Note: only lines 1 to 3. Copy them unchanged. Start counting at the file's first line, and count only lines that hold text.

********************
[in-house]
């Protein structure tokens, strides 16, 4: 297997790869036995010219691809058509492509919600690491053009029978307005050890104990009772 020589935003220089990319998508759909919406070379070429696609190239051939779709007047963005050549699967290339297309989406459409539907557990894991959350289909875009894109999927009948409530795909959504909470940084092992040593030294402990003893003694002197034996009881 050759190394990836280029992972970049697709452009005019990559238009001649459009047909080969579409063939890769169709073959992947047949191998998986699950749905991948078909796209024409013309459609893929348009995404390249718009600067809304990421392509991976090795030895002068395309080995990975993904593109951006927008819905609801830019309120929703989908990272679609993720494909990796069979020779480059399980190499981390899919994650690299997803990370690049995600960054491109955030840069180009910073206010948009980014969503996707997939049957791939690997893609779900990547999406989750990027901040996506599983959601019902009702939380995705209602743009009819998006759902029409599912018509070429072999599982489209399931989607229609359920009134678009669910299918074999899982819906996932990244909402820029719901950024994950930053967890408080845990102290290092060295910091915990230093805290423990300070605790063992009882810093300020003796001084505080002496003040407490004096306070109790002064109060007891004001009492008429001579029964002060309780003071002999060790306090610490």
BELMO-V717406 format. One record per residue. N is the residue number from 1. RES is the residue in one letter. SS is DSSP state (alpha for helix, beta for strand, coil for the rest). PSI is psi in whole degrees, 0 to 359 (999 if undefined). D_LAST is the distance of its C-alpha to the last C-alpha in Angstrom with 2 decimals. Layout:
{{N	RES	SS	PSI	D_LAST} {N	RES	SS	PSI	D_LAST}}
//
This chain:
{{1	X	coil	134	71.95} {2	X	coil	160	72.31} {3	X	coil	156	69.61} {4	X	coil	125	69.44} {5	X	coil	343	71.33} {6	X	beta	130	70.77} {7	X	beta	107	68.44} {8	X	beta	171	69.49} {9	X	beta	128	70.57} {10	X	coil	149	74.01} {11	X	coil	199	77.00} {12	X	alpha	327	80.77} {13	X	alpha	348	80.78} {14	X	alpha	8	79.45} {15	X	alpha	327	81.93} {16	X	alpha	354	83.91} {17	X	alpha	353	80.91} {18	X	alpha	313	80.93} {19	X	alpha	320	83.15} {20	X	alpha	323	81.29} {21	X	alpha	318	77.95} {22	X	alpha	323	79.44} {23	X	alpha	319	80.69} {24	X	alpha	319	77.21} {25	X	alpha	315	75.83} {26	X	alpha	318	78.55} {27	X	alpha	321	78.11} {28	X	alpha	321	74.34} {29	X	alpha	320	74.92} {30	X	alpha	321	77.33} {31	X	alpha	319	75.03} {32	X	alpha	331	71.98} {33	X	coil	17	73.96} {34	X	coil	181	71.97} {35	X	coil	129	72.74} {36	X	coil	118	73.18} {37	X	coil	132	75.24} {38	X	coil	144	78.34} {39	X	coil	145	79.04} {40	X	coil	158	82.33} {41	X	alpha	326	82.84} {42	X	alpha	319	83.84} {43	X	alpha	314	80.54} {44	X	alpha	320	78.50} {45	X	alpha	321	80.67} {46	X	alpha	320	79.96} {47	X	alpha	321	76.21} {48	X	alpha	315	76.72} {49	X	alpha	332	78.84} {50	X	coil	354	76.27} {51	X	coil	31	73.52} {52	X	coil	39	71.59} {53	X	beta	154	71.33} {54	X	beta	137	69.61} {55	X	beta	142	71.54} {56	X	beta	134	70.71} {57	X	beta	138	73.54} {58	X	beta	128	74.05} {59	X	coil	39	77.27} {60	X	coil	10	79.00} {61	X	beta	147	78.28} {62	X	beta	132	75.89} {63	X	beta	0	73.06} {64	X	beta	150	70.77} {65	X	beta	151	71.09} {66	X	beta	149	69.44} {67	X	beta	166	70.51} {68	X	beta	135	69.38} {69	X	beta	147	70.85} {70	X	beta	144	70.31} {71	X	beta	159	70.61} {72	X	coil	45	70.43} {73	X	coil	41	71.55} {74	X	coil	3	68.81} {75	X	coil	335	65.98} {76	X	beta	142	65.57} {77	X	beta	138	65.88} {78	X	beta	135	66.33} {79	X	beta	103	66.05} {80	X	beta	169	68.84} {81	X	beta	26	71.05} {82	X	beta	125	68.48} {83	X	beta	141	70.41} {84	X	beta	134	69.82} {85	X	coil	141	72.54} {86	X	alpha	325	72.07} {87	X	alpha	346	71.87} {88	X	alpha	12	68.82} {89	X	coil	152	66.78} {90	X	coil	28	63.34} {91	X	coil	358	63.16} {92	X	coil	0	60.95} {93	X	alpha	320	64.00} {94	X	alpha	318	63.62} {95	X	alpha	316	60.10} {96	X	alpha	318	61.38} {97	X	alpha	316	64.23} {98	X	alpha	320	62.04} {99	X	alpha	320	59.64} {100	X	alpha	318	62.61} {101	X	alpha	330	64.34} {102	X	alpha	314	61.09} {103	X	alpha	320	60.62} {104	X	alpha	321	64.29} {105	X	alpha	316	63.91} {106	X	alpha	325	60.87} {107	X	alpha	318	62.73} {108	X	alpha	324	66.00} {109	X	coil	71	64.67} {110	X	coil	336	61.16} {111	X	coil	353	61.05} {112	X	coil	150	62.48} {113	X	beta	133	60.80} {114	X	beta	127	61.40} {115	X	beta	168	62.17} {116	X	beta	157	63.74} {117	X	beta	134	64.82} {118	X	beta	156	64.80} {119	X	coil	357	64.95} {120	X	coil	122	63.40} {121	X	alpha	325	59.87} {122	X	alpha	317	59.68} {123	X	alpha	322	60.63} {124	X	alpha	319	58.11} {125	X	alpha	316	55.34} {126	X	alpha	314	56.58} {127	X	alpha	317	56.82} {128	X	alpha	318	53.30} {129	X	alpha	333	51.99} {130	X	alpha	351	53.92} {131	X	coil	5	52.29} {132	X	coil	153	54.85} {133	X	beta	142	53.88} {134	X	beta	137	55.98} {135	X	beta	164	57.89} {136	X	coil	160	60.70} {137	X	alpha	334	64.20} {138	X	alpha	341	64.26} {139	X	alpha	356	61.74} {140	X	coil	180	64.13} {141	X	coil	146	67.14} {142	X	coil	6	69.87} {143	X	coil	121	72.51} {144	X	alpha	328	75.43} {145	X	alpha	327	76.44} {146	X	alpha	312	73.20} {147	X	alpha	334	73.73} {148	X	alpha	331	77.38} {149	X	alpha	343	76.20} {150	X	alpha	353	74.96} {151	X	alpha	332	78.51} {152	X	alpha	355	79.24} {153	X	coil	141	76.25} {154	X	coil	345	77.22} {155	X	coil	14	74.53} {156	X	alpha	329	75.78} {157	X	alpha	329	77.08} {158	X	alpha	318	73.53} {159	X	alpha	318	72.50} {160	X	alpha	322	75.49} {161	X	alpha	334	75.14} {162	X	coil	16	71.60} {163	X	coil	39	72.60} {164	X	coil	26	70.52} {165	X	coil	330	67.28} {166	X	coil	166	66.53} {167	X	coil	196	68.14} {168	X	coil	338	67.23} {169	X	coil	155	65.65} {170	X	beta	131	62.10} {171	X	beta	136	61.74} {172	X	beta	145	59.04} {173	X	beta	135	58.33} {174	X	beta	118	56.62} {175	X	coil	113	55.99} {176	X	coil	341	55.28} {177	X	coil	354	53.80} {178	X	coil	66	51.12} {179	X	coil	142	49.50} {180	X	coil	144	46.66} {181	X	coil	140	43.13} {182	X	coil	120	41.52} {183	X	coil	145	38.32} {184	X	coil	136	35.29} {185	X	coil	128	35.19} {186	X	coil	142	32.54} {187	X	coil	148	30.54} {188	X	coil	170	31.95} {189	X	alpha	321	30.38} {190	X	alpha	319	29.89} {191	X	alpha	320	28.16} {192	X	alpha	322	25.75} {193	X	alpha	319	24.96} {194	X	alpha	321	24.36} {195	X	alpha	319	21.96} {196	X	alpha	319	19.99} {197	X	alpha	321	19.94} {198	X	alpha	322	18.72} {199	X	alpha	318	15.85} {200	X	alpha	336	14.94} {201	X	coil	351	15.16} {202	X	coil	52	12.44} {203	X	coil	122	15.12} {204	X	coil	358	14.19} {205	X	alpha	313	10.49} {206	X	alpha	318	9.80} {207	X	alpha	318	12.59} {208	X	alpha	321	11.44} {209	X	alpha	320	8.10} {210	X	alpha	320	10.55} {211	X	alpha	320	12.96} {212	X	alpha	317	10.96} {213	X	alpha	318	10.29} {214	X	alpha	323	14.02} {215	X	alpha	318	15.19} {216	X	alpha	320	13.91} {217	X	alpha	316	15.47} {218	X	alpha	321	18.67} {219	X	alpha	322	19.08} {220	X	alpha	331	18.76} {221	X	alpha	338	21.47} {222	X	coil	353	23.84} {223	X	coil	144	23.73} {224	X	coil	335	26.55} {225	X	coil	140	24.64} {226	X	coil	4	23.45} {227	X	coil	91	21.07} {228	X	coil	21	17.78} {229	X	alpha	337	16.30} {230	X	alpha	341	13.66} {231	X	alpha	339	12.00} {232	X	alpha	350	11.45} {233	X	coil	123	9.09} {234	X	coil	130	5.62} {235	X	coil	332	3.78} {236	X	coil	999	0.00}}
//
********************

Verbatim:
[in-house]
């Protein structure tokens, strides 16, 4: 297997790869036995010219691809058509492509919600690491053009029978307005050890104990009772 020589935003220089990319998508759909919406070379070429696609190239051939779709007047963005050549699967290339297309989406459409539907557990894991959350289909875009894109999927009948409530795909959504909470940084092992040593030294402990003893003694002197034996009881 050759190394990836280029992972970049697709452009005019990559238009001649459009047909080969579409063939890769169709073959992947047949191998998986699950749905991948078909796209024409013309459609893929348009995404390249718009600067809304990421392509991976090795030895002068395309080995990975993904593109951006927008819905609801830019309120929703989908990272679609993720494909990796069979020779480059399980190499981390899919994650690299997803990370690049995600960054491109955030840069180009910073206010948009980014969503996707997939049957791939690997893609779900990547999406989750990027901040996506599983959601019902009702939380995705209602743009009819998006759902029409599912018509070429072999599982489209399931989607229609359920009134678009669910299918074999899982819906996932990244909402820029719901950024994950930053967890408080845990102290290092060295910091915990230093805290423990300070605790063992009882810093300020003796001084505080002496003040407490004096306070109790002064109060007891004001009492008429001579029964002060309780003071002999060790306090610490």
BELMO-V717406 format. One record per residue. N is the residue number from 1. RES is the residue in one letter. SS is DSSP state (alpha for helix, beta for strand, coil for the rest). PSI is psi in whole degrees, 0 to 359 (999 if undefined). D_LAST is the distance of its C-alpha to the last C-alpha in Angstrom with 2 decimals. Layout: